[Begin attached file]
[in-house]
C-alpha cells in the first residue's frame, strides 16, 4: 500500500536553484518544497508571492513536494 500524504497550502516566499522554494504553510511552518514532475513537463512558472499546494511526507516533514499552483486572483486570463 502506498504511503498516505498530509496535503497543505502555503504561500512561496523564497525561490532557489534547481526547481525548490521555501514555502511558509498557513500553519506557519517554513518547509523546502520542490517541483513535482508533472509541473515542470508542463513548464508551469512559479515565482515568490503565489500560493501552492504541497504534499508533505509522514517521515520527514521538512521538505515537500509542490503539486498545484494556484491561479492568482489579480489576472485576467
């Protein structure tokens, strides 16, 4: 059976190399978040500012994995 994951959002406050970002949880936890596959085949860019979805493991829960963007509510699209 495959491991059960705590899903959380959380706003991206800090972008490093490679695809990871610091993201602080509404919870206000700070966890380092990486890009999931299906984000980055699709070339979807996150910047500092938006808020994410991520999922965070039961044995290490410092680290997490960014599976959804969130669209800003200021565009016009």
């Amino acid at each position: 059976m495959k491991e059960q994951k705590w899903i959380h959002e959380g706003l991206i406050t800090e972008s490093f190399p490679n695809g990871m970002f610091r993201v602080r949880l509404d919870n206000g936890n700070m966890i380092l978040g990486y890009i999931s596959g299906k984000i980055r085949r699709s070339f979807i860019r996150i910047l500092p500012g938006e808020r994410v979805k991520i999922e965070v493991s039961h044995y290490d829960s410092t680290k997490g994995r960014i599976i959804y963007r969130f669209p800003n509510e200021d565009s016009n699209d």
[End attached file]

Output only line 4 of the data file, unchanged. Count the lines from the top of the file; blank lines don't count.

């Amino acid at each position: 059976m495959k491991e059960q994951k705590w899903i959380h959002e959380g706003l991206i406050t800090e972008s490093f190399p490679n695809g990871m970002f610091r993201v602080r949880l509404d919870n206000g936890n700070m966890i380092l978040g990486y890009i999931s596959g299906k984000i980055r085949r699709s070339f979807i860019r996150i910047l500092p500012g938006e808020r994410v979805k991520i999922e965070v493991s039961h044995y290490d829960s410092t680290k997490g994995r960014i599976i959804y963007r969130f669209p800003n509510e200021d565009s016009n699209d």